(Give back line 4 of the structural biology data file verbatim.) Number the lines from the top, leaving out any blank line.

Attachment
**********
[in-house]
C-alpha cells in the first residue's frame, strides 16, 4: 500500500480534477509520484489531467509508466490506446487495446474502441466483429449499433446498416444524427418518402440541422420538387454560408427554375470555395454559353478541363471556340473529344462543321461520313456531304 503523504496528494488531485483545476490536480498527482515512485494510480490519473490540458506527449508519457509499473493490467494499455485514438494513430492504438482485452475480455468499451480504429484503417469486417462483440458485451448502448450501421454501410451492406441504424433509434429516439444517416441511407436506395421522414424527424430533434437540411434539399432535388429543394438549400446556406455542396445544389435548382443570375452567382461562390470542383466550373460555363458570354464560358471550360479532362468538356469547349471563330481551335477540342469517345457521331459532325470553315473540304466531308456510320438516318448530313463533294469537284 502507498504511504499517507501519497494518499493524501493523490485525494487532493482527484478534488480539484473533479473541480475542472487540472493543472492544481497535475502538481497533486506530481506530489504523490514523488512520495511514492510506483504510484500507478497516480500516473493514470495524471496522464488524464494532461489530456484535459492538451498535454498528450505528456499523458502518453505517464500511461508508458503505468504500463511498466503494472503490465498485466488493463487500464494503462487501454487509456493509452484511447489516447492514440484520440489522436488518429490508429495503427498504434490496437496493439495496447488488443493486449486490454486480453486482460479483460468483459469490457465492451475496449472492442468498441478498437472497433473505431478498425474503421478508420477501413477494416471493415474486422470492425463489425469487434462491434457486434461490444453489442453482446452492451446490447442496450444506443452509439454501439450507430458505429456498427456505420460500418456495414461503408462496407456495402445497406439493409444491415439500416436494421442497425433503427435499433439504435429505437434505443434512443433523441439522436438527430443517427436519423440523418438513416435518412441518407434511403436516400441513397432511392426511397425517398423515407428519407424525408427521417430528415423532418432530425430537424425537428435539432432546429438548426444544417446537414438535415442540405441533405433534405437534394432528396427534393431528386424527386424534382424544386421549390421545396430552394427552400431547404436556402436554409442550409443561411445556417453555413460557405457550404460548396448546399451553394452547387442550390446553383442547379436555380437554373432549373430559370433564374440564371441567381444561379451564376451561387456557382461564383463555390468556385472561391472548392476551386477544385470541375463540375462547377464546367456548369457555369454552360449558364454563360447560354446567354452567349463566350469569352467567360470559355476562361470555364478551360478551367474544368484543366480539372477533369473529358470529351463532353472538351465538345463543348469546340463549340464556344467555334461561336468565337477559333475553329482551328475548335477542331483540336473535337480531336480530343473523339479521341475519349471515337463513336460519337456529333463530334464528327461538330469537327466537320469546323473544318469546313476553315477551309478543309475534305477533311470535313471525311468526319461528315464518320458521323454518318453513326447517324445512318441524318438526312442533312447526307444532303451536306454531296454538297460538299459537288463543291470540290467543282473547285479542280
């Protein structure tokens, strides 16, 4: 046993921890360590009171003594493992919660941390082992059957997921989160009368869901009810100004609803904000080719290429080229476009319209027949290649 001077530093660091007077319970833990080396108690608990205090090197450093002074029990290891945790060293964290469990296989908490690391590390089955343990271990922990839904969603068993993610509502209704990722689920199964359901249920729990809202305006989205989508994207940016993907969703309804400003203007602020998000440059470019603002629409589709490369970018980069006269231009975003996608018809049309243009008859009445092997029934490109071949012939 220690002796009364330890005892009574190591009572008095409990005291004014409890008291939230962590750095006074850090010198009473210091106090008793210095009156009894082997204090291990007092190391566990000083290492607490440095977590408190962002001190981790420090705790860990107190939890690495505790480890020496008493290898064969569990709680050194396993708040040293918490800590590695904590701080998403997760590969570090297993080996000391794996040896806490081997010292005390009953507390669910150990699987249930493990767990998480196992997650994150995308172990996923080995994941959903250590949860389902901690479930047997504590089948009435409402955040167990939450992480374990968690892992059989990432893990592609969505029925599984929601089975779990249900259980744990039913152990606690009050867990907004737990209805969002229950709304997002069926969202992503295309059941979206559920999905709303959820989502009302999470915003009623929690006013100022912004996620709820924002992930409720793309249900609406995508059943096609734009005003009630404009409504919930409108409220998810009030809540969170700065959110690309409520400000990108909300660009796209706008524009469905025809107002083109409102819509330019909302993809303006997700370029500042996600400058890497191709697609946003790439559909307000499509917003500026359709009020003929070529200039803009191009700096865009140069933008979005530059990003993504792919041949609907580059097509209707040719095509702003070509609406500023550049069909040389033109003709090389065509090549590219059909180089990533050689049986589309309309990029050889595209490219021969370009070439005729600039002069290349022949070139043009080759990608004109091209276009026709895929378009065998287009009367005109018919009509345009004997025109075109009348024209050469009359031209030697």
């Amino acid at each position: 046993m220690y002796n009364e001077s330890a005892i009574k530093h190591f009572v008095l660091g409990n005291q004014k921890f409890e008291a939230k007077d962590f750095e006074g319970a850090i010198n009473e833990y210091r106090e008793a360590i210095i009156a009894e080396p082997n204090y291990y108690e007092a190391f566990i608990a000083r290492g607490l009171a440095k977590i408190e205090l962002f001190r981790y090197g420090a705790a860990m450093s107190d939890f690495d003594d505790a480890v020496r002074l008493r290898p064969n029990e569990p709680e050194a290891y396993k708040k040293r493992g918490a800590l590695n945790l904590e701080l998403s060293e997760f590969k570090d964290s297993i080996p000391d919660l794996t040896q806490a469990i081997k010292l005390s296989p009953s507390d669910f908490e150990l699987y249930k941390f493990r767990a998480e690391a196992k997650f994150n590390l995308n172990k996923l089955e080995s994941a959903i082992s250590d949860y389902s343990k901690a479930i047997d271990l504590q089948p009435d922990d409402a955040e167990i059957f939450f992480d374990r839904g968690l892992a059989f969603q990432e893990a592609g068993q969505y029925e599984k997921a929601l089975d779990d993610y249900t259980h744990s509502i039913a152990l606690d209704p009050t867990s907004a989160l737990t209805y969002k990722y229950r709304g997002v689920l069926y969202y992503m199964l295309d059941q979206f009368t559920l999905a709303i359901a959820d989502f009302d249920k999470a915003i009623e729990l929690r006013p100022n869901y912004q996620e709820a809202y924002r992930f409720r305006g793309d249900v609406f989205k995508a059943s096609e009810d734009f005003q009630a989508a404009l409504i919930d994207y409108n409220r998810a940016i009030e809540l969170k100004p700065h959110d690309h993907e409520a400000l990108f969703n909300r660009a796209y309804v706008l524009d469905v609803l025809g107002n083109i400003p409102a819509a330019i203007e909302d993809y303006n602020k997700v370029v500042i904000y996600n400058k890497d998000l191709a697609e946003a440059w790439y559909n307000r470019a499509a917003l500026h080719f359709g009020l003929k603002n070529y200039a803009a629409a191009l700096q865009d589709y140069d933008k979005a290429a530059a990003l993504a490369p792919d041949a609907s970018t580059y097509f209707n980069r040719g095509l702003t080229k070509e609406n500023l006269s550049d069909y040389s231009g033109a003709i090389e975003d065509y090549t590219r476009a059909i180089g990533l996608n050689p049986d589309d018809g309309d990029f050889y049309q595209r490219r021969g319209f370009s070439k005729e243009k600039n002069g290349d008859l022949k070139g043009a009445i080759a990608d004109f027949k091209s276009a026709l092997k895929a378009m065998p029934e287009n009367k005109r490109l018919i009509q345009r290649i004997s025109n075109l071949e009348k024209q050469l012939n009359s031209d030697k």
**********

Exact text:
């Amino acid at each position: 046993m220690y002796n009364e001077s330890a005892i009574k530093h190591f009572v008095l660091g409990n005291q004014k921890f409890e008291a939230k007077d962590f750095e006074g319970a850090i010198n009473e833990y210091r106090e008793a360590i210095i009156a009894e080396p082997n204090y291990y108690e007092a190391f566990i608990a000083r290492g607490l009171a440095k977590i408190e205090l962002f001190r981790y090197g420090a705790a860990m450093s107190d939890f690495d003594d505790a480890v020496r002074l008493r290898p064969n029990e569990p709680e050194a290891y396993k708040k040293r493992g918490a800590l590695n945790l904590e701080l998403s060293e997760f590969k570090d964290s297993i080996p000391d919660l794996t040896q806490a469990i081997k010292l005390s296989p009953s507390d669910f908490e150990l699987y249930k941390f493990r767990a998480e690391a196992k997650f994150n590390l995308n172990k996923l089955e080995s994941a959903i082992s250590d949860y389902s343990k901690a479930i047997d271990l504590q089948p009435d922990d409402a955040e167990i059957f939450f992480d374990r839904g968690l892992a059989f969603q990432e893990a592609g068993q969505y029925e599984k997921a929601l089975d779990d993610y249900t259980h744990s509502i039913a152990l606690d209704p009050t867990s907004a989160l737990t209805y969002k990722y229950r709304g997002v689920l069926y969202y992503m199964l295309d059941q979206f009368t559920l999905a709303i359901a959820d989502f009302d249920k999470a915003i009623e729990l929690r006013p100022n869901y912004q996620e709820a809202y924002r992930f409720r305006g793309d249900v609406f989205k995508a059943s096609e009810d734009f005003q009630a989508a404009l409504i919930d994207y409108n409220r998810a940016i009030e809540l969170k100004p700065h959110d690309h993907e409520a400000l990108f969703n909300r660009a796209y309804v706008l524009d469905v609803l025809g107002n083109i400003p409102a819509a330019i203007e909302d993809y303006n602020k997700v370029v500042i904000y996600n400058k890497d998000l191709a697609e946003a440059w790439y559909n307000r470019a499509a917003l500026h080719f359709g009020l003929k603002n070529y200039a803009a629409a191009l700096q865009d589709y140069d933008k979005a290429a530059a990003l993504a490369p792919d041949a609907s970018t580059y097509f209707n980069r040719g095509l702003t080229k070509e609406n500023l006269s550049d069909y040389s231009g033109a003709i090389e975003d065509y090549t590219r476009a059909i180089g990533l996608n050689p049986d589309d018809g309309d990029f050889y049309q595209r490219r021969g319209f370009s070439k005729e243009k600039n002069g290349d008859l022949k070139g043009a009445i080759a990608d004109f027949k091209s276009a026709l092997k895929a378009m065998p029934e287009n009367k005109r490109l018919i009509q345009r290649i004997s025109n075109l071949e009348k024209q050469l012939n009359s031209d030697k």